The murder of George Floyd at the hands of a Minneapolis police officer has galvanized the nation and the world. His murder was only one in a long, long list of murders and lynchings over decades. But this was a perfect storm that made its heinousness obvious to all: This was not the instant firing of a gun in a moment of fear, but a torturously long, drawn-out 8 minutes, 46 seconds, during which three other police officers stood around, onlookers pleaded for mercy, and the whole thing captured on video that was shared over social media.
So while there were other unprovoked killings – Breonna Taylor, shot in her own Louisville apartment in the dead of night after police invaded with a no-knock warrant – this one was undeniable in demonstrating the ingrained culture that dehumanizes in order for such violence to occur, and the smug security of police, given the unparalleled power of a gun and a badge, that they would not be held accountable.
Enough is enough, protesters by the tens of thousands in hundreds of cities throughout the country and the world, chant, even putting their own lives at risk, not just from the baton-wielding, tear-gas throwing, flashbang-grenade hurling, rubber-bullet firing police dressed as an invading army, but from the ongoing coronavirus pandemic.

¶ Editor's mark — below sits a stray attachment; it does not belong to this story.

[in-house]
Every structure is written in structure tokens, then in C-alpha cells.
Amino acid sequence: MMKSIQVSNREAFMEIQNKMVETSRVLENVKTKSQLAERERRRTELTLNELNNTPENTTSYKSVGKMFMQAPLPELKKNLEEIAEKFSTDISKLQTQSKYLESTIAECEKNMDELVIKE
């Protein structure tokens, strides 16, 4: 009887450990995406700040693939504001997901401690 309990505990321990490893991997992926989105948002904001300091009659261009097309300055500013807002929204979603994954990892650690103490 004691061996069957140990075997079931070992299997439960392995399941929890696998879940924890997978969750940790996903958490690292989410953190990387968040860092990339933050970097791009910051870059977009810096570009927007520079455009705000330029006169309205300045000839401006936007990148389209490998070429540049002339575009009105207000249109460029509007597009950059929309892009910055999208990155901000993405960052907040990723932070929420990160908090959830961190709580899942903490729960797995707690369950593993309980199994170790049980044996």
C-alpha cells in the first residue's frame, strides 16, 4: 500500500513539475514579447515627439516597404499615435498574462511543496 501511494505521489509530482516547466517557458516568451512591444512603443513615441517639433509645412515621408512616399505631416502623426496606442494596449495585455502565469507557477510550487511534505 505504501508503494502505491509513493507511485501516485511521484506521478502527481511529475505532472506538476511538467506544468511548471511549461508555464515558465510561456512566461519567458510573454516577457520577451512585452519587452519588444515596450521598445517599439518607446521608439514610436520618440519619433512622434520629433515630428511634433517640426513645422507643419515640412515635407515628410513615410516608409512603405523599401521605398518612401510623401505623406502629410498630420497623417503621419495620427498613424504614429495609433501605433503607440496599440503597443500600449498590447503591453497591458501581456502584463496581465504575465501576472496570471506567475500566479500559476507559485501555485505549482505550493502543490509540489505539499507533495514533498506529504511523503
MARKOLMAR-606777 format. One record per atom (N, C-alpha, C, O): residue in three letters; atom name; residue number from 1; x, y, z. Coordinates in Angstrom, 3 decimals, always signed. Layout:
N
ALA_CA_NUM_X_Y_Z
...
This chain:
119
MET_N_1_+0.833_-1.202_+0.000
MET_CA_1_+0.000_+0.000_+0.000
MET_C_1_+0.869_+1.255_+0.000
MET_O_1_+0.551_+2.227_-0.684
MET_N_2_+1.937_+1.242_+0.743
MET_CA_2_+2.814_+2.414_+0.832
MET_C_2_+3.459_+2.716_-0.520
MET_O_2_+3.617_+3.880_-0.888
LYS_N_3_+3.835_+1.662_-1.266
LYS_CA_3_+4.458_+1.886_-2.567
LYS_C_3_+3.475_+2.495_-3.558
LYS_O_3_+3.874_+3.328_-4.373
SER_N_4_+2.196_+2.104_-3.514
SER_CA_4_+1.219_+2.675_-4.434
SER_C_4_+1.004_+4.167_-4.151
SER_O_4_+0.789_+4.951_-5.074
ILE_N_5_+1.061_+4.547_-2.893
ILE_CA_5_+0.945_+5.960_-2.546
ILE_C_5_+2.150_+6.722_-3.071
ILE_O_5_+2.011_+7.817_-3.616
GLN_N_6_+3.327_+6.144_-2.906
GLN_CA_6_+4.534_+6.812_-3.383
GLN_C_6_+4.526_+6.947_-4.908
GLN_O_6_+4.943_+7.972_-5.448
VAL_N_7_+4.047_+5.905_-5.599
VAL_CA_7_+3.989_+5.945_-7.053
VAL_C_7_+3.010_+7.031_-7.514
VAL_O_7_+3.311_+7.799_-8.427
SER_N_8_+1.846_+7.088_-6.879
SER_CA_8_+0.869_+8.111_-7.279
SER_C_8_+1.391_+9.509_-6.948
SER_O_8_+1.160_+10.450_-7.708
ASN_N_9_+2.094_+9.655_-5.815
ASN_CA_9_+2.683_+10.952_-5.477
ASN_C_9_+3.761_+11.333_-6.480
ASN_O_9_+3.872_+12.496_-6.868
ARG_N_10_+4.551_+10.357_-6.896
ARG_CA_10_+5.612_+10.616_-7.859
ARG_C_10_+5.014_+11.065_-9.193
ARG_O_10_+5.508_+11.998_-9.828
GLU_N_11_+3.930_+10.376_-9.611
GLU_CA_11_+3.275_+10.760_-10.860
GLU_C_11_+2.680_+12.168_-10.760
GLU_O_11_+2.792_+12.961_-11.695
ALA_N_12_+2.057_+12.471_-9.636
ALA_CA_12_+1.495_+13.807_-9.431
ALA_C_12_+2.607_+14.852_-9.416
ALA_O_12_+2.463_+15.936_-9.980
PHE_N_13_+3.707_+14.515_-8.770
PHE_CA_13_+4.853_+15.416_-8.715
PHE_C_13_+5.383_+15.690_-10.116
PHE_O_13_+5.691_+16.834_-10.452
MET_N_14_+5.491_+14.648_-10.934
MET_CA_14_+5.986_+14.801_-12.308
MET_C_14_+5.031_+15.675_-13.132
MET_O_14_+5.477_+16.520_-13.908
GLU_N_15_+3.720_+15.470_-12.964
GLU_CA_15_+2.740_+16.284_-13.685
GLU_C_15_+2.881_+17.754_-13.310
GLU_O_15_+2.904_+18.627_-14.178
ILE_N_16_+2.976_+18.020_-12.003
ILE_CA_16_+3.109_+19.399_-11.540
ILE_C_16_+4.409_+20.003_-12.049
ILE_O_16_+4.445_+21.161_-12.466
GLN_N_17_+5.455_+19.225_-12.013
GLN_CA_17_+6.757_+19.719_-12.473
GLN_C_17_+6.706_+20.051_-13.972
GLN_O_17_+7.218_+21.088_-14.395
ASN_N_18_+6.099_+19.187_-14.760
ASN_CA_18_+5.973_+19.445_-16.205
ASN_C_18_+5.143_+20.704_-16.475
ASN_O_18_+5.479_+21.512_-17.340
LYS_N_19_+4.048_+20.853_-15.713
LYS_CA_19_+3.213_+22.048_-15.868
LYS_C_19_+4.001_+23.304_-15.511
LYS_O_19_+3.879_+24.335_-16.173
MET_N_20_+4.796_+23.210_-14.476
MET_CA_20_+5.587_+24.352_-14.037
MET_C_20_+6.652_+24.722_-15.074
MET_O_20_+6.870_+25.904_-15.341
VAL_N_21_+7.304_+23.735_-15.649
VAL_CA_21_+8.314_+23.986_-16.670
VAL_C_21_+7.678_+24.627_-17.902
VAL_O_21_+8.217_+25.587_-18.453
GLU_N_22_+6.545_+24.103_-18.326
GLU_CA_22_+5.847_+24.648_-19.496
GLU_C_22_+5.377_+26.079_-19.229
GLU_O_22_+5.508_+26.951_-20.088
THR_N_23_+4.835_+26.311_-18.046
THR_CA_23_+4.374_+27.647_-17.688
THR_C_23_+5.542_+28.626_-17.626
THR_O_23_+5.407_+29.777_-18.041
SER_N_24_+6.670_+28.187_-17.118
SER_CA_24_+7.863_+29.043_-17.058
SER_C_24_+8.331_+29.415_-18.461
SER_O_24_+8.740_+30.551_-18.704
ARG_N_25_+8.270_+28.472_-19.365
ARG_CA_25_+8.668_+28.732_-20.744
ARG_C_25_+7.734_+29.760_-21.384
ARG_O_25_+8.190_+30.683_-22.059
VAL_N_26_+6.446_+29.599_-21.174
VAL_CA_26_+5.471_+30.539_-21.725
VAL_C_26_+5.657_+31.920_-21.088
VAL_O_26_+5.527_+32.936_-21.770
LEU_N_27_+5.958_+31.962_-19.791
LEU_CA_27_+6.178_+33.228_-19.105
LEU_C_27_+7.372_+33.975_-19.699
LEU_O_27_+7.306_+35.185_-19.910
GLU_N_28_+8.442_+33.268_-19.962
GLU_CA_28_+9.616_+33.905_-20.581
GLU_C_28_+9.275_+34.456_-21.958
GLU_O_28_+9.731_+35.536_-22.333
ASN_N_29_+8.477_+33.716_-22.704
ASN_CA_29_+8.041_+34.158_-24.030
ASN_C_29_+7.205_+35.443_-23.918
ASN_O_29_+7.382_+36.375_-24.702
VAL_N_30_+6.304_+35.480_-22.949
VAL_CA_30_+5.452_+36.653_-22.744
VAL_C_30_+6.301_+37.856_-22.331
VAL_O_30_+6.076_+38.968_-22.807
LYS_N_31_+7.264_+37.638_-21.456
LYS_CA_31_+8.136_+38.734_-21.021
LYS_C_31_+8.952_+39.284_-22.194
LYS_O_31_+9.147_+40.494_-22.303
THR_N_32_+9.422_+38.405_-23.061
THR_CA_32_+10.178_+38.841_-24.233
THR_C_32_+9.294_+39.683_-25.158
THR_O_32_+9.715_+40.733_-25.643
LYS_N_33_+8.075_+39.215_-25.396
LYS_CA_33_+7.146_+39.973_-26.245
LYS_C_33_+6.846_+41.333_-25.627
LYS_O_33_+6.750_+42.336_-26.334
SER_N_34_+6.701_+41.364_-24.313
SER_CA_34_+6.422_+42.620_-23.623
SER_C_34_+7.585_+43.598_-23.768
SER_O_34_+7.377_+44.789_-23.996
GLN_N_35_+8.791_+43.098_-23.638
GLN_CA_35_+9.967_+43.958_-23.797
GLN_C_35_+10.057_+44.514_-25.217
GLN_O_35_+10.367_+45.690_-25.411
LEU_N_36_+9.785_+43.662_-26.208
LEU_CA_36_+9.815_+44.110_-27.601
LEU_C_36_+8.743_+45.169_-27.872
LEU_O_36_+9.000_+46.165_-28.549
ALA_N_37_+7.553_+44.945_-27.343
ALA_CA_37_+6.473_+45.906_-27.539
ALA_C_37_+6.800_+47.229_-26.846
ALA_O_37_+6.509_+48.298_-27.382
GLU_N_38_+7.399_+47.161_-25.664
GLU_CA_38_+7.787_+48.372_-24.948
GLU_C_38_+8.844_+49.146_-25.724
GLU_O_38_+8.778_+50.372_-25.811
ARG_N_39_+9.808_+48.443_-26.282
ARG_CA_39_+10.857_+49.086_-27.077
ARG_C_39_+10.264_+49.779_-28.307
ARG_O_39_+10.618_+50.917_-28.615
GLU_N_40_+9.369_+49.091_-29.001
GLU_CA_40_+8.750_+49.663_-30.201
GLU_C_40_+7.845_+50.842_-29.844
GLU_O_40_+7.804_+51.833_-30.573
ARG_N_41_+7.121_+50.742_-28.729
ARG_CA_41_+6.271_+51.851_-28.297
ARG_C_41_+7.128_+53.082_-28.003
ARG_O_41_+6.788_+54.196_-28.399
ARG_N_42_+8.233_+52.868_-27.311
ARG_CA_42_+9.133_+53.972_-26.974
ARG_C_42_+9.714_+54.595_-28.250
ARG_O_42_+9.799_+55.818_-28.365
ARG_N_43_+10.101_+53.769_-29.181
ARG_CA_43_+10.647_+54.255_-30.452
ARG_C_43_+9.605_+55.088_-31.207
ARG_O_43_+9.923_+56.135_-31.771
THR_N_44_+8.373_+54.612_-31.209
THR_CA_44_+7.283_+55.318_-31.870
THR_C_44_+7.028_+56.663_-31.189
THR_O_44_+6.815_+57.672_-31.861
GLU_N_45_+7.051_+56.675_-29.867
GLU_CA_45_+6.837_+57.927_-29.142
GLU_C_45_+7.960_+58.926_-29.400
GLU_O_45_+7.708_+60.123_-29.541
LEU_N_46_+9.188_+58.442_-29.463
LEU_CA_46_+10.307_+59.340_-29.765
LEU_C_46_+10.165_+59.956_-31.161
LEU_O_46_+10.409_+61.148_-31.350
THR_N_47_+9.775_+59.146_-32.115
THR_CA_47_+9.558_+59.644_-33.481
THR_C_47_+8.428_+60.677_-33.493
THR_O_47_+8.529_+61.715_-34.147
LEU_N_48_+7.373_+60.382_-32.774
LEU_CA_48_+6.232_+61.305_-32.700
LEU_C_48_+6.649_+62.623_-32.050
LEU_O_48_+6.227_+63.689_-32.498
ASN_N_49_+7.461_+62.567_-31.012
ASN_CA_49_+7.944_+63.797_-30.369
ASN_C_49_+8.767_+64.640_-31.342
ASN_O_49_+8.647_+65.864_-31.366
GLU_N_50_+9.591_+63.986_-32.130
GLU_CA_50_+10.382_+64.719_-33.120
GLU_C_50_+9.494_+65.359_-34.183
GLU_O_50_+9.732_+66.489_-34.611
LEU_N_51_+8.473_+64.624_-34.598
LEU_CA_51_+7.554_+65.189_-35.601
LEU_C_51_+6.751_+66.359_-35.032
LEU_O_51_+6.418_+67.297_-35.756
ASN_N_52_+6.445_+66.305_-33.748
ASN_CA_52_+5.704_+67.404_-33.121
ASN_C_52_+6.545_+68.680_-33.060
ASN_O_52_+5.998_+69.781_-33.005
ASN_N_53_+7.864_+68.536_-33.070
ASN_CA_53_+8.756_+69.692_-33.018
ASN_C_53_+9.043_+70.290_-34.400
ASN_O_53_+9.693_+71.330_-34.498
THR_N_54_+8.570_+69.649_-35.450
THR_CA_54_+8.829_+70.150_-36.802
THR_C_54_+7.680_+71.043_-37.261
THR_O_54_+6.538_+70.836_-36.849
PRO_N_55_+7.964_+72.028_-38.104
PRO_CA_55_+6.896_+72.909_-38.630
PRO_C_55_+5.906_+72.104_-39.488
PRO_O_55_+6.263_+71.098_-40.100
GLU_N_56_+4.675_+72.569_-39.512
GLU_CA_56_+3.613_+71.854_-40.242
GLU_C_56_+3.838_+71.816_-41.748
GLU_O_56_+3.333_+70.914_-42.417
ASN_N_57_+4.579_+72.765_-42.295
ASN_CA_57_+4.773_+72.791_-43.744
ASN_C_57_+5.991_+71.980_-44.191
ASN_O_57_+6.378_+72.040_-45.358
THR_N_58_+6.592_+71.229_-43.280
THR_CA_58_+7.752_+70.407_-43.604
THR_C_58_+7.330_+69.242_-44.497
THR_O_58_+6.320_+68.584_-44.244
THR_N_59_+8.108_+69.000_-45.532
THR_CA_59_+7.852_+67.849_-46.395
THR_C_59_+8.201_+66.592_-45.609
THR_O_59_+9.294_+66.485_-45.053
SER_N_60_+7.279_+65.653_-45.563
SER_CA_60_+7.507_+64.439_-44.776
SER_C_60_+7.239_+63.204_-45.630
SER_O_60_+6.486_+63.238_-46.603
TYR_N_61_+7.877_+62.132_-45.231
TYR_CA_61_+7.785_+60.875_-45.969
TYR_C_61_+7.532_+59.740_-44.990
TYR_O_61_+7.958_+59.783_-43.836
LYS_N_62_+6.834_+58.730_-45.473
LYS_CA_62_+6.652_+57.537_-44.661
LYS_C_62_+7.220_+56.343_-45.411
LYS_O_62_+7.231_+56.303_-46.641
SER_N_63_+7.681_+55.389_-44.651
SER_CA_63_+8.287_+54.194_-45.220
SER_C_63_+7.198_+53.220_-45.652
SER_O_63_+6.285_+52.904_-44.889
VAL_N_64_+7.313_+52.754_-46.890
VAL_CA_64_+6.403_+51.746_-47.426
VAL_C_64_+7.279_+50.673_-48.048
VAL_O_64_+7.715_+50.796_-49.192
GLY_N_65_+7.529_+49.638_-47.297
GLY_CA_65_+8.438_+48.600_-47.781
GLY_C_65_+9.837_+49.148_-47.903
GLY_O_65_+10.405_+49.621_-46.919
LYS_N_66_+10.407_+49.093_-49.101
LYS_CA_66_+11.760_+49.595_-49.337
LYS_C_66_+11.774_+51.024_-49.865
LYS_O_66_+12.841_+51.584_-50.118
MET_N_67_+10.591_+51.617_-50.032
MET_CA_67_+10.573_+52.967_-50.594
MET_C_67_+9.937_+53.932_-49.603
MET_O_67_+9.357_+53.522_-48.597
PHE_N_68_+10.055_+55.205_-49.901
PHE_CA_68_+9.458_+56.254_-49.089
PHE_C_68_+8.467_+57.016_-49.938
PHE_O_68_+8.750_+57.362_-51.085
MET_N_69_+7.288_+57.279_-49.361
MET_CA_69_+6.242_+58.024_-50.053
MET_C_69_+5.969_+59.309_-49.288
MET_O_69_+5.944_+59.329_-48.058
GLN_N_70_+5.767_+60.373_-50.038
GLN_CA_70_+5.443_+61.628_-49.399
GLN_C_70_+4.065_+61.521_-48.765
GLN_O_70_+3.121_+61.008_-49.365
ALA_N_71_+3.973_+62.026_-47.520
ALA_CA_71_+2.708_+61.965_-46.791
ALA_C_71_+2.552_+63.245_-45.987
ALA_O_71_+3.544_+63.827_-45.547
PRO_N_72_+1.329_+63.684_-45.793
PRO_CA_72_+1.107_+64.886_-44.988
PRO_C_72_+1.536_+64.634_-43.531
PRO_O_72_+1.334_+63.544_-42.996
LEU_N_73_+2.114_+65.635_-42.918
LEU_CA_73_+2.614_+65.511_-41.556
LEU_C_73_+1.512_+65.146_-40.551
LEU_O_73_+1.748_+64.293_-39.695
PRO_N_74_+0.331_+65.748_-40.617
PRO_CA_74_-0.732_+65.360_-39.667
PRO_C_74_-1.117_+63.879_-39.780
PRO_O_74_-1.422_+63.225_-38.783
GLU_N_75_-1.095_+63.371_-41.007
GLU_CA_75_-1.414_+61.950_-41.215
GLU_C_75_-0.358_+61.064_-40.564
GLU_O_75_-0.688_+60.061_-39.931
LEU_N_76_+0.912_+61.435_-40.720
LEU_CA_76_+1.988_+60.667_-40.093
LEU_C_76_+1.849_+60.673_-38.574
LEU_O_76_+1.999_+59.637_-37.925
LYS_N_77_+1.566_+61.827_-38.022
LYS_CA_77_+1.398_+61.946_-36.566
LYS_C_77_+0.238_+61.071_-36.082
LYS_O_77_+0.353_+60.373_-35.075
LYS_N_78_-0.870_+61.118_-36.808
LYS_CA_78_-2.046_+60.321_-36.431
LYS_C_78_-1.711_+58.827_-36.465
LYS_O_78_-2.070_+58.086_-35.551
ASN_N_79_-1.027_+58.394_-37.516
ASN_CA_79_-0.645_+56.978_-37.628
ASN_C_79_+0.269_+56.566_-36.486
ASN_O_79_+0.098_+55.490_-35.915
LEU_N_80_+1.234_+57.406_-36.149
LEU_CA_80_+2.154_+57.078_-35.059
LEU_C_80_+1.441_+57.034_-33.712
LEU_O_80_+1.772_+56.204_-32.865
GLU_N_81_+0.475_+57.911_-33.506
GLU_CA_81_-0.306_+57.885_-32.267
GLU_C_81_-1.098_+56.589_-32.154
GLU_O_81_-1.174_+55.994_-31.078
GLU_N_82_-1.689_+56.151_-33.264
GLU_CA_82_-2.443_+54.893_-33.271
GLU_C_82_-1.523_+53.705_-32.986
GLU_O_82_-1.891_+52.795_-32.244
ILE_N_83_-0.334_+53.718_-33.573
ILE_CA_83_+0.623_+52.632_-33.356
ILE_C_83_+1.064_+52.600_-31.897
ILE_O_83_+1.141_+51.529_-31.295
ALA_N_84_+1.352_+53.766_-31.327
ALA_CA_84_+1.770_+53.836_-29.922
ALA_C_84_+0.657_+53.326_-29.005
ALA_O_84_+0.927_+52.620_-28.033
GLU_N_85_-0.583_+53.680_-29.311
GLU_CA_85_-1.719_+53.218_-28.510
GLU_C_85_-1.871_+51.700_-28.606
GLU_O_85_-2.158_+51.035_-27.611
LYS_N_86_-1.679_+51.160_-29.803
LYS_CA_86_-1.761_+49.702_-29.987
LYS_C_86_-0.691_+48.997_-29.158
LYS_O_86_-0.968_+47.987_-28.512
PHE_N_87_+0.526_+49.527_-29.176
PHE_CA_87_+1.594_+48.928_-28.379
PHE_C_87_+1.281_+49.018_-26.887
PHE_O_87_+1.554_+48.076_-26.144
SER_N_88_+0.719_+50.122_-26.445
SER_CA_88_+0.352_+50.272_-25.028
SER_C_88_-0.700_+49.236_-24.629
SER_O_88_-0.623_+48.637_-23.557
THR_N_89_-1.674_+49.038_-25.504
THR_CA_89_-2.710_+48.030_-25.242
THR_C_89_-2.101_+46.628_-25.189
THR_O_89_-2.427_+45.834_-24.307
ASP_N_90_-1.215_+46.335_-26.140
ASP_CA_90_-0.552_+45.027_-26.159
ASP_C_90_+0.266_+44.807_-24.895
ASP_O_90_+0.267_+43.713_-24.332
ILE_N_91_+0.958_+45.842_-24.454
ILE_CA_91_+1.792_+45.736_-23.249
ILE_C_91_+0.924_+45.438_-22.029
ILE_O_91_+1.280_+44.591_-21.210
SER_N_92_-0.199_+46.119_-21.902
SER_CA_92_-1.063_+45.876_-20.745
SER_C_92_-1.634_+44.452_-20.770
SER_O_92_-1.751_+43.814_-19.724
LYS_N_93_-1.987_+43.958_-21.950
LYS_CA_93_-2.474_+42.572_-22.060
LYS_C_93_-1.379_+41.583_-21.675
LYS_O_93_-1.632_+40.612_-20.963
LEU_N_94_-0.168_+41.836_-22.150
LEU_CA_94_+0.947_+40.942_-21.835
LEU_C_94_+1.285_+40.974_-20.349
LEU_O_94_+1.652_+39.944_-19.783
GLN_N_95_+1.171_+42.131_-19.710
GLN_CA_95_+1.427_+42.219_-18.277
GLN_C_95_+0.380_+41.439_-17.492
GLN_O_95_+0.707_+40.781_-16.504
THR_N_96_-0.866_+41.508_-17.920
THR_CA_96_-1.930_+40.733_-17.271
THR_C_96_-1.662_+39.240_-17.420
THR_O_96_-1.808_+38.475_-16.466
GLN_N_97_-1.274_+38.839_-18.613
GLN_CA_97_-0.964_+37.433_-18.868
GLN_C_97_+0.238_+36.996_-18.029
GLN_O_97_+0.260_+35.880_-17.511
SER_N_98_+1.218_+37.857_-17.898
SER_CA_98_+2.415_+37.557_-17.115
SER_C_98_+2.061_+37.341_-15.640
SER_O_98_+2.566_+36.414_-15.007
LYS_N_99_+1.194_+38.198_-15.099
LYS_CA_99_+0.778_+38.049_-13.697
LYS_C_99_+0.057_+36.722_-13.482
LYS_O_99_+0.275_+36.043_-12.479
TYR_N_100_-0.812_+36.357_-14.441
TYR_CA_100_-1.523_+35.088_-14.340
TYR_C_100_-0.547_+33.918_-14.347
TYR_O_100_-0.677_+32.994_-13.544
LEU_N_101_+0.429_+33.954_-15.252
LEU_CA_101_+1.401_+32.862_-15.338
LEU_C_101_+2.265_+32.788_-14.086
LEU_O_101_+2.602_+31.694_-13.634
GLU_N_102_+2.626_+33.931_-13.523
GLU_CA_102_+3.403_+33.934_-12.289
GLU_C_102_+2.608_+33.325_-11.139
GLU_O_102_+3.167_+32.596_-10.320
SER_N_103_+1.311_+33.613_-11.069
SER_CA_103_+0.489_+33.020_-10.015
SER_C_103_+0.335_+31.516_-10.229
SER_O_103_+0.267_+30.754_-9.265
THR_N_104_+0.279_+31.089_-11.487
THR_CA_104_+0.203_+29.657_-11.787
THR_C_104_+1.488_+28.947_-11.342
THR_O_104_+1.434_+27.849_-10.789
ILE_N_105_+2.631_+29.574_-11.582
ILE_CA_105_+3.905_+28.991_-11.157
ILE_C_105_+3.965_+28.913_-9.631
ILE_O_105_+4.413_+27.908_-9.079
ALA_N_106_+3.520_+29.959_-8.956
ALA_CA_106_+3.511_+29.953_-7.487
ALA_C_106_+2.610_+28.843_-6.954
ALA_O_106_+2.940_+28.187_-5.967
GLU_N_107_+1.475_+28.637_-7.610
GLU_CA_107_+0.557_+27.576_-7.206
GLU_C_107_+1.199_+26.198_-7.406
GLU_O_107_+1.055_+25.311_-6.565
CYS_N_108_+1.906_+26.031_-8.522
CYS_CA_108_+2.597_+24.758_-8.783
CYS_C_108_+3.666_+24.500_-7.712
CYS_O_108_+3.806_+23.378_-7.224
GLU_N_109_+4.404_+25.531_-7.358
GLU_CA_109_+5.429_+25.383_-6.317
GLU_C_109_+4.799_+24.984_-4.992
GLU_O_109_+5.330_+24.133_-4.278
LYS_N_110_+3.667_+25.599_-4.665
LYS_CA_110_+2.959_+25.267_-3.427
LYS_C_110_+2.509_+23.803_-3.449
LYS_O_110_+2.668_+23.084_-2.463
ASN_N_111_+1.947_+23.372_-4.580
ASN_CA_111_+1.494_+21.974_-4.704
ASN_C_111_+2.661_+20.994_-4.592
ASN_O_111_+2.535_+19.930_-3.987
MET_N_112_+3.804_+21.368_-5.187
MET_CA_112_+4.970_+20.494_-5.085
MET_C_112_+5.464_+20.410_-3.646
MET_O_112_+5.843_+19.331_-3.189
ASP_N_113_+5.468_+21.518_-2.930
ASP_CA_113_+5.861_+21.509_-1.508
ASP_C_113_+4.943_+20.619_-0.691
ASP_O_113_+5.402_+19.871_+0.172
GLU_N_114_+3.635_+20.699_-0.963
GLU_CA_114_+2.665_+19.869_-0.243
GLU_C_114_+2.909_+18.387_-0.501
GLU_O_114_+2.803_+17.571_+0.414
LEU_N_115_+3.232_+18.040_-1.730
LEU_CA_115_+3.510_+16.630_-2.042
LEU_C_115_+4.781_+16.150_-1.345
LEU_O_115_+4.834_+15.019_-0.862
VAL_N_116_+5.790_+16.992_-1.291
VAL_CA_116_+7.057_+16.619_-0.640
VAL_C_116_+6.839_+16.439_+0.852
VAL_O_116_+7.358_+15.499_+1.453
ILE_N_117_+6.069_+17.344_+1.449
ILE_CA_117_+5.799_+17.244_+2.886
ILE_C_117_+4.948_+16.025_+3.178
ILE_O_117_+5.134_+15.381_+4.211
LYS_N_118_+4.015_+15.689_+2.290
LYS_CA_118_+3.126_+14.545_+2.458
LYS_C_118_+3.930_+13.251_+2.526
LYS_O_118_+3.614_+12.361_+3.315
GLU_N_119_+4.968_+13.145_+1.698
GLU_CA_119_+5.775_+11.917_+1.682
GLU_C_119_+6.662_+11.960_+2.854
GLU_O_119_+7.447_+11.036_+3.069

The protests have come to suburbia and our hometown as well – most affectingly, one this weekend organized by Great Neck High School students which drew well over 500 people to Firefighters Park in Great Neck Plaza. (They withstood accusations on Facebook they were terrorists.)
They decried the structural racism at the heart of a police culture that has its origins in catching slaves, then morphed into an enforcement mechanism for white supremacy, along with so many other structural inequities that, by design, have kept African-Americans, Hispanics and other minorities unequal in society.
While the elements of police brutality and criminal injustice are well-known, they are kept in force year after year, decade after decade, generation after generation by supremely politically powerful police unions.
Indeed, the most dramatic reform is to completely rebuild police departments – there are 16,000 of them. Some police departments have actually done this – Camden, NJ, for example – and it may be the only way to really root out the structural inequities as well as bias. Now Minneapolis’ city council has voted to disband its $193 million police department. What that actually means is that, like Camden, it intends to rebuild it in order to make it functional and appropriate in a country that supposedly is based on principles of “equal justice for all.”
They will likely scrutinize how police officers are recruited, hired and tracked for a record of police brutality (like Timothy Loehmann, who murdered 12-year old Tamir Rice). How are officers trained and what do they understand their mission to be? One trendy training program (as John Oliver disclosed on “Last Week Tonight”) is in the “art” of “Killology” where officers are instructed that if they are not predators prepared to kill, they have no business being police.